From the November 2019 Issue

Smart Pet-Insurance Decisions

Smart Pet-Insurance Decisions

In August, the American Veterinary Medical Association encouraged veterinarians to educate their clients about pet health insurance, saying it “may be an important approach for the veterinary profession to continue to provide high-quality veterinary services.”

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Current Issue

Blood in Urine Samples

Urinalysis (UA) is an integral part of clinical veterinary practice, and the use of dry reagent urine-testing strips is an essential component of UA in most veterinary practices.

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Thoughts on Laser Play

Laser pointers catch your cat’s attention, and rare is the cat who doesn’t chase that red dot. But it may not be all that fun in the end. While a bouncing laser causes the cat to leap and run, it doesn’t give the cat a satisfying finale: He can’t catch that beam, and he may end up feeling frustrated.

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Pets May Reduce Need for Pain Medications

An article in the June 2019 Journal of Applied Gerontology looked at using pets to help senior citizens with pain. Cognitive behavioral self-management strategies are used to help seniors deal with chronic pain, and this study looked to see if pets might be incorporated into these strategies with a positive end.

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Acute Upper Respiratory Infections Study

Upper respiratory infections are common in cats. Treatment can be frustrating, especially since the primary culprit is often feline herpes virus (FHV). While FHV infections aren’t usually life-threatening, infected cats sneeze, may develop corneal ulcers, and have nasal discharge and conjunctivitis. Currently, treatment is aimed at supportive care, with antibiotics added if there are signs of secondary bacterial infections.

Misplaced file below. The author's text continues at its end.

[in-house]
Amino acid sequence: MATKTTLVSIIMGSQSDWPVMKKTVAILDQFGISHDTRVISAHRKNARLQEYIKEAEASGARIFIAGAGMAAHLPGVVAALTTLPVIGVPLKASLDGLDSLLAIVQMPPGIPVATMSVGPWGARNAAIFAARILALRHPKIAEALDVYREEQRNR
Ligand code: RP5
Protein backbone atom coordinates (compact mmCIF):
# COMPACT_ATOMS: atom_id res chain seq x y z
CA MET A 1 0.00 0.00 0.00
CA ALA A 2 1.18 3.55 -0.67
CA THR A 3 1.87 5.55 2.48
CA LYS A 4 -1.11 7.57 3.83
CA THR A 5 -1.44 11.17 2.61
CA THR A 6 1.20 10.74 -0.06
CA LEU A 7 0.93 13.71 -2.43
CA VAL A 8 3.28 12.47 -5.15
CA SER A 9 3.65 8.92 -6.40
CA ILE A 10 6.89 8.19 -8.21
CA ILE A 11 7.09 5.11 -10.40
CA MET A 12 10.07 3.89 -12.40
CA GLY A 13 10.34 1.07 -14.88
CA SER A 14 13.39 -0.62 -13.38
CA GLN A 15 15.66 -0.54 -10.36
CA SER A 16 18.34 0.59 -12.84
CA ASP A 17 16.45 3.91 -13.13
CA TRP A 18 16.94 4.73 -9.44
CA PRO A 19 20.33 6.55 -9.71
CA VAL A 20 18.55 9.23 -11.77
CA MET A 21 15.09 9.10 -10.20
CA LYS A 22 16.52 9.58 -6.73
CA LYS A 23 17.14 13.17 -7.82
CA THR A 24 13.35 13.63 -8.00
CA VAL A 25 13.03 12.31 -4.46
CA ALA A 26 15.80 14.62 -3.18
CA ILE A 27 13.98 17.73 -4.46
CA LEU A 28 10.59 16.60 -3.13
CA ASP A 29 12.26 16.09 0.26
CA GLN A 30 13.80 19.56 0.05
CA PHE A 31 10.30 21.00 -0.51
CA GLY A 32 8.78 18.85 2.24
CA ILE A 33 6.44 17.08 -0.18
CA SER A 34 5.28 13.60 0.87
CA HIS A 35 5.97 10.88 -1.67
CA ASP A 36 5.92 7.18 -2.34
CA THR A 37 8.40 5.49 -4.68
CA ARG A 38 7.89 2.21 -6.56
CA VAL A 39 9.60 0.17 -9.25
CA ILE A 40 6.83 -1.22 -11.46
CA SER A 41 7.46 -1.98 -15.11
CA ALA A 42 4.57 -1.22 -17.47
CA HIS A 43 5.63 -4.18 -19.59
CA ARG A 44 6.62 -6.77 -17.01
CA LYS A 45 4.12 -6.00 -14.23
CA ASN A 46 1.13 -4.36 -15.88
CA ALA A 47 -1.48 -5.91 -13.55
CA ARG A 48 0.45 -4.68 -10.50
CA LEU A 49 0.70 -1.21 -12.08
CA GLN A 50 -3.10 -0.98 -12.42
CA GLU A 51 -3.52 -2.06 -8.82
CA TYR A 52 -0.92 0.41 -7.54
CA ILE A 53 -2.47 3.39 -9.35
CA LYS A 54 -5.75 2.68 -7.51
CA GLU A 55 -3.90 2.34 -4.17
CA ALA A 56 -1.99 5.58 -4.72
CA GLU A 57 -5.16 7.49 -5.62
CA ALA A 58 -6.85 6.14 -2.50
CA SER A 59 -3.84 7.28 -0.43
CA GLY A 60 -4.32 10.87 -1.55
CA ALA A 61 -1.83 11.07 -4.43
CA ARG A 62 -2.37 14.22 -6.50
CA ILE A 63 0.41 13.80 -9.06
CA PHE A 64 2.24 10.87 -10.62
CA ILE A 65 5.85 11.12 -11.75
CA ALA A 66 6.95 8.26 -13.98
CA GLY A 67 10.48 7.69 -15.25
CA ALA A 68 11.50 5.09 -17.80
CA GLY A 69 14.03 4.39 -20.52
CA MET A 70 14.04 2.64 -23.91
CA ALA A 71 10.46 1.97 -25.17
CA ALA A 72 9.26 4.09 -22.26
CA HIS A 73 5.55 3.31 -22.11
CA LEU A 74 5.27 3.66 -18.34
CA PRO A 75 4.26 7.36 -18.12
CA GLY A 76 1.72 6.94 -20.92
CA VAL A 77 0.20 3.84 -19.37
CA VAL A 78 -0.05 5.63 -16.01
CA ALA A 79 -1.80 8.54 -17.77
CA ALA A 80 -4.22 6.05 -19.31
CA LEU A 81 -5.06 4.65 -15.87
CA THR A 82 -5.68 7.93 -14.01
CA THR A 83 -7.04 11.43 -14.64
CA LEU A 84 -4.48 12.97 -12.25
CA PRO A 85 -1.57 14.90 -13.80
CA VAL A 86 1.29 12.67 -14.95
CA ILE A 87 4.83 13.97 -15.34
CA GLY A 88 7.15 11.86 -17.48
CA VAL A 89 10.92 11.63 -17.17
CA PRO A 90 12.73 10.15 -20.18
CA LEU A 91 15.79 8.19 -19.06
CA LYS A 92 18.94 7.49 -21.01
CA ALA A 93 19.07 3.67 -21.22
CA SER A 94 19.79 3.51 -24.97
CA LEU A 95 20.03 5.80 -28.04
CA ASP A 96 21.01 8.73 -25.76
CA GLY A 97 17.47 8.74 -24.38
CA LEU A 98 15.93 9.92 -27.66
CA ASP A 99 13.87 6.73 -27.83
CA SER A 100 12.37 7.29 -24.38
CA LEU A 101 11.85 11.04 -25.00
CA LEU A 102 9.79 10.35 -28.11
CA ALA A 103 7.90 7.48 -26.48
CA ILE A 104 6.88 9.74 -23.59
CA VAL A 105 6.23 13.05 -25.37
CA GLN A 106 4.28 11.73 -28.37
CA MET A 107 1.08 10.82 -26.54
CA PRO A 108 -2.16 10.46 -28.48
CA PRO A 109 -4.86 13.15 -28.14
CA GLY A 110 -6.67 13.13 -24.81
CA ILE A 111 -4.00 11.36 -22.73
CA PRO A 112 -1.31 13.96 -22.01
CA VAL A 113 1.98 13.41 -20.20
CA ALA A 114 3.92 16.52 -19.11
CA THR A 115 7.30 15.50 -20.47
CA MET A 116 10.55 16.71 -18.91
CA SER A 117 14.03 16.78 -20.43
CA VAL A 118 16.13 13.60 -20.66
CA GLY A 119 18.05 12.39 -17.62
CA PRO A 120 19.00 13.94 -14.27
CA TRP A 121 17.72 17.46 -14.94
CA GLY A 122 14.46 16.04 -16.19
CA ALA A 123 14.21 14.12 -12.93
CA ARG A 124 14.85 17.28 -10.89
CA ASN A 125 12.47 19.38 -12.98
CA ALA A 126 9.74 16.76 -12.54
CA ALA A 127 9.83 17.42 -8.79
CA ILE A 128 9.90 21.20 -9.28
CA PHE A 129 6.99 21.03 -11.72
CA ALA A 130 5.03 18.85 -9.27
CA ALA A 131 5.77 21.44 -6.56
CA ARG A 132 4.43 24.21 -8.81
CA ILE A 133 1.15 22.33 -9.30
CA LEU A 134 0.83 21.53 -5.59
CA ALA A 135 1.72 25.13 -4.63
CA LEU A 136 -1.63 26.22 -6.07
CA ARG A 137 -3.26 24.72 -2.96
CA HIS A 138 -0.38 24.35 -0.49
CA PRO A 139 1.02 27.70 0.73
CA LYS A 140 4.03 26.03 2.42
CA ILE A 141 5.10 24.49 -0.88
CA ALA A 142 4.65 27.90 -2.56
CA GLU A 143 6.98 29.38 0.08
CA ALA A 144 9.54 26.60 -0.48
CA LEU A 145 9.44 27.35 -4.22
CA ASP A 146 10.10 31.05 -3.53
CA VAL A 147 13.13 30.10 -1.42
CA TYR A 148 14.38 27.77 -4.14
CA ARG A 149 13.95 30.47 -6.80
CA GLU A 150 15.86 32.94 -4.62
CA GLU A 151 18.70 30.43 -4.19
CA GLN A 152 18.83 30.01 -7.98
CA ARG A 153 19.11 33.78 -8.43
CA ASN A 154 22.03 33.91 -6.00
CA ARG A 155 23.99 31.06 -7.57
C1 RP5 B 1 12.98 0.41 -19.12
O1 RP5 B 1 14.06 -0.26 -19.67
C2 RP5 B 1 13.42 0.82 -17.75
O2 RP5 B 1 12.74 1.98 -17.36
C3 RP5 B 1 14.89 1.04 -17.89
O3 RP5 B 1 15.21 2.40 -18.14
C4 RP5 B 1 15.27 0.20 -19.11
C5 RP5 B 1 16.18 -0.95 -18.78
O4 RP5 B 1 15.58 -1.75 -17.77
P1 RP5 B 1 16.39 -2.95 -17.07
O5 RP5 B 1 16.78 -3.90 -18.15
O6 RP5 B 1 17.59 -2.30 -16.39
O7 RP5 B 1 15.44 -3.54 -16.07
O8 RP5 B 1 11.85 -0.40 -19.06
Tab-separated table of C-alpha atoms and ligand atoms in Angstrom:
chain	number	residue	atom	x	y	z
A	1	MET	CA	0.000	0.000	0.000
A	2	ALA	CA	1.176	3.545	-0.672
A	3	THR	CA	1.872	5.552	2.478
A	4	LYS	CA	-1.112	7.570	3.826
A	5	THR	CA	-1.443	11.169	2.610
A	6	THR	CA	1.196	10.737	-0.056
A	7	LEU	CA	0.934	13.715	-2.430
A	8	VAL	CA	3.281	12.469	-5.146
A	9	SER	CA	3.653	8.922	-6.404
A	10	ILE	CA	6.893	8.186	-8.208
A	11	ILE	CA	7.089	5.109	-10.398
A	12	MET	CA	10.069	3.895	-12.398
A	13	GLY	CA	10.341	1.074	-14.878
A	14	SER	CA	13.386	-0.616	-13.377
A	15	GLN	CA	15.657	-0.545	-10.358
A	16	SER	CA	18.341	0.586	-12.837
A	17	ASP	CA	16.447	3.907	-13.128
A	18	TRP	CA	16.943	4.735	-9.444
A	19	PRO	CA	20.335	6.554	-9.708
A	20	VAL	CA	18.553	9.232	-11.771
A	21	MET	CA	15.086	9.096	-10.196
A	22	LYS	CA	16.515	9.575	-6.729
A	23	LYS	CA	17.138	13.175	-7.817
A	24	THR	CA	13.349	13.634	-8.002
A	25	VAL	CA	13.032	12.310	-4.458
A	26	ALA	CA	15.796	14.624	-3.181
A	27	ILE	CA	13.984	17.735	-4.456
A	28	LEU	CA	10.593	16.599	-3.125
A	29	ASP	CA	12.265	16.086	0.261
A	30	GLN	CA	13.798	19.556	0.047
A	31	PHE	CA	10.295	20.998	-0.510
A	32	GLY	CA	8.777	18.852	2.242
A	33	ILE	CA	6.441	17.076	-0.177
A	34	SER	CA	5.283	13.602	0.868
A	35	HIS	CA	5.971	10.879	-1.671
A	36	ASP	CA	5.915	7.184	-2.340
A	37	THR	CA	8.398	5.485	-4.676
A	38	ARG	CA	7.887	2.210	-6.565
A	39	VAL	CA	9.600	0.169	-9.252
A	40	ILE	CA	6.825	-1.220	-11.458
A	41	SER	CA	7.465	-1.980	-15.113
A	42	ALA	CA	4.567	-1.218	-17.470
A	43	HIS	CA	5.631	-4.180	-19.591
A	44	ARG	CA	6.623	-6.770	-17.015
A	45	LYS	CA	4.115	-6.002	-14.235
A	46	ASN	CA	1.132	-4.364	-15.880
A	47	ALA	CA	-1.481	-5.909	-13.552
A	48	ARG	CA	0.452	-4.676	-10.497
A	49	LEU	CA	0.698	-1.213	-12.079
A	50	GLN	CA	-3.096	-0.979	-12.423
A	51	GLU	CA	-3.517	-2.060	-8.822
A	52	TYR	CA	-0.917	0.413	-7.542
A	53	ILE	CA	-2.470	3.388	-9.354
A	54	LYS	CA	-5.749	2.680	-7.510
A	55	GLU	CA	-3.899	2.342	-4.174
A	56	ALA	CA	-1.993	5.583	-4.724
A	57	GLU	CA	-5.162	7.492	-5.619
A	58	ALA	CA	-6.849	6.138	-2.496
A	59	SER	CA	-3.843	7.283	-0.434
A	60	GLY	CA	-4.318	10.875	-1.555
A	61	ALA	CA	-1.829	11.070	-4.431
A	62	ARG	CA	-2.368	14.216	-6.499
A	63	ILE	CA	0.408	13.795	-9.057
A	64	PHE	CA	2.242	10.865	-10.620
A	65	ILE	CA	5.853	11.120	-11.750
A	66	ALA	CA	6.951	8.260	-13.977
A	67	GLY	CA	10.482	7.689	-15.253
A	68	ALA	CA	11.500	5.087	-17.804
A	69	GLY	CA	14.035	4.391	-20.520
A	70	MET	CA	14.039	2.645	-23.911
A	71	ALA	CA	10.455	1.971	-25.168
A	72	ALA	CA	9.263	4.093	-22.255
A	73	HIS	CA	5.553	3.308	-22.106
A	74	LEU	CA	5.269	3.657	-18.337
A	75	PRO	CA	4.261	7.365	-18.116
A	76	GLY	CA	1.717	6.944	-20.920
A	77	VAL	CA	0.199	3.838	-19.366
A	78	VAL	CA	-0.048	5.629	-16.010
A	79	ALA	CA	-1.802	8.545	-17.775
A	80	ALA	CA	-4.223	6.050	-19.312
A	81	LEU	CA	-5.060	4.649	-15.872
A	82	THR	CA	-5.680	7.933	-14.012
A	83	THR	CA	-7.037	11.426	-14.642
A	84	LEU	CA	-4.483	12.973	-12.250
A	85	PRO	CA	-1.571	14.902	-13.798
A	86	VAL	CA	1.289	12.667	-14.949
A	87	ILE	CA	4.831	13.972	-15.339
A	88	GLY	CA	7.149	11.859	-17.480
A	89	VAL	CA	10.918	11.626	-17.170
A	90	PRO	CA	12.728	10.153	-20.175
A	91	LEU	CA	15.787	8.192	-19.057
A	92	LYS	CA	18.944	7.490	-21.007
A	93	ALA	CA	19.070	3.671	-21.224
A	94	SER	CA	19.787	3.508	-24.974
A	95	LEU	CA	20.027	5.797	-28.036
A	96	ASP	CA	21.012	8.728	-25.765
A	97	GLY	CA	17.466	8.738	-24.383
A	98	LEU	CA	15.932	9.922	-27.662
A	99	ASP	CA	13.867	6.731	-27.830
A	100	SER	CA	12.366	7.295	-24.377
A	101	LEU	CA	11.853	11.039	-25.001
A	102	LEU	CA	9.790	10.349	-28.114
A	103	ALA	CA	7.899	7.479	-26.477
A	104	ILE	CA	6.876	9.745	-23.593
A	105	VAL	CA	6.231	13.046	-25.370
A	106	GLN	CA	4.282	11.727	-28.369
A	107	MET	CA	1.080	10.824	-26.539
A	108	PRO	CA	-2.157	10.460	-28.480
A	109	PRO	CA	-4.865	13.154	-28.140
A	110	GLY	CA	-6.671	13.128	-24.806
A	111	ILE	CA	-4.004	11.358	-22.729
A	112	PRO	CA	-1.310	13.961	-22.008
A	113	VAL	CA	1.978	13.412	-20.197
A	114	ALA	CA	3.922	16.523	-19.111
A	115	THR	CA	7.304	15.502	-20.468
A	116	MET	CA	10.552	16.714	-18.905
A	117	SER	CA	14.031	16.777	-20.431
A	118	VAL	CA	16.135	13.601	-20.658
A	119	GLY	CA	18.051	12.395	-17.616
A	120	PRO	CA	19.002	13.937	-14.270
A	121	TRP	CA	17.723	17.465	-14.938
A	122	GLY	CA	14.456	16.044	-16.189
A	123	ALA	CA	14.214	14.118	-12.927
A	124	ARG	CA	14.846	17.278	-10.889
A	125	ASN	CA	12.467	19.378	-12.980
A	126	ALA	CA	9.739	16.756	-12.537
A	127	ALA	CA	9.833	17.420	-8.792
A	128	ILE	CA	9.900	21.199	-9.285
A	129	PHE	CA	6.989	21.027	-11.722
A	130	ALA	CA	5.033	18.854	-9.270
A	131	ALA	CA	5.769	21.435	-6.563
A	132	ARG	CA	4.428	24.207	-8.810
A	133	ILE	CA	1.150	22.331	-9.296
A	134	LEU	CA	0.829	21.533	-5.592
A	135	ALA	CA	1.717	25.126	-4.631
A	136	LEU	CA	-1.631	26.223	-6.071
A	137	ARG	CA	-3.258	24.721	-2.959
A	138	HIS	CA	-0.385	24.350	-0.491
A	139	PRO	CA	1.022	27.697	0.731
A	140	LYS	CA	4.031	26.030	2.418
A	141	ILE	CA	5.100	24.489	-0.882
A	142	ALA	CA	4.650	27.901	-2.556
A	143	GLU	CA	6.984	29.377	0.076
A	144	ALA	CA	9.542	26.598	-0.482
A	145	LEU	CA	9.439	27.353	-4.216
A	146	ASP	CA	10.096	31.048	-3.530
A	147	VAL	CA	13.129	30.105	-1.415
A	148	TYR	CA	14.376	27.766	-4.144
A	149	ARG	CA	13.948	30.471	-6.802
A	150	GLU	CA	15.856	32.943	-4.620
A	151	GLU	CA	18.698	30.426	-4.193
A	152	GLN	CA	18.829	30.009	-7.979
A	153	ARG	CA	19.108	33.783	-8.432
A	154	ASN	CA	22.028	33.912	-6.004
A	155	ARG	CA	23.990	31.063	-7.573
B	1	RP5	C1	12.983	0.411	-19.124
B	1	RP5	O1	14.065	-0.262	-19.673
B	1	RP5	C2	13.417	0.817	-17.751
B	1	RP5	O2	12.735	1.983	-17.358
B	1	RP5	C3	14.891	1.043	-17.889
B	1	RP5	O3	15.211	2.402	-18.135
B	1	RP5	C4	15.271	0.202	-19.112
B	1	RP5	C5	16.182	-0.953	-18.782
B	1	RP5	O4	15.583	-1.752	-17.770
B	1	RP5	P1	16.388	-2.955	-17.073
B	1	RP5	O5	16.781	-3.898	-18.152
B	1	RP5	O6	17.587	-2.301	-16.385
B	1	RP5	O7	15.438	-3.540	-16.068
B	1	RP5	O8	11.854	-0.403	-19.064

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The Good, the Bad, and the Coffee

Playing with cats while enjoying a cup of coffee—what more could you want? Cat cafés have blossomed in popularity since the first one opened in Taiwan in 1998. Expansion into the U.S. has been slow due to regulations around food preparation and animal welfare, but they’re starting to appear.

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IBD Is Chronic GI

It’s a common misconception that vomiting is normal in cats. Cats should not routinely vomit more than once per week. The possible causes include everything from gastrointestinal (GI) parasites to dietary indiscretion to foreign bodies. In middle-aged to older cats, inflammatory bowel disease (IBD) is a frequent culprit.

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Blood Types and Donor Cats

Does blood type really matter other than as a matter of curiosity? Yes! Any time a cat needs a blood transfusion, that cat ideally should receive blood of the same type.

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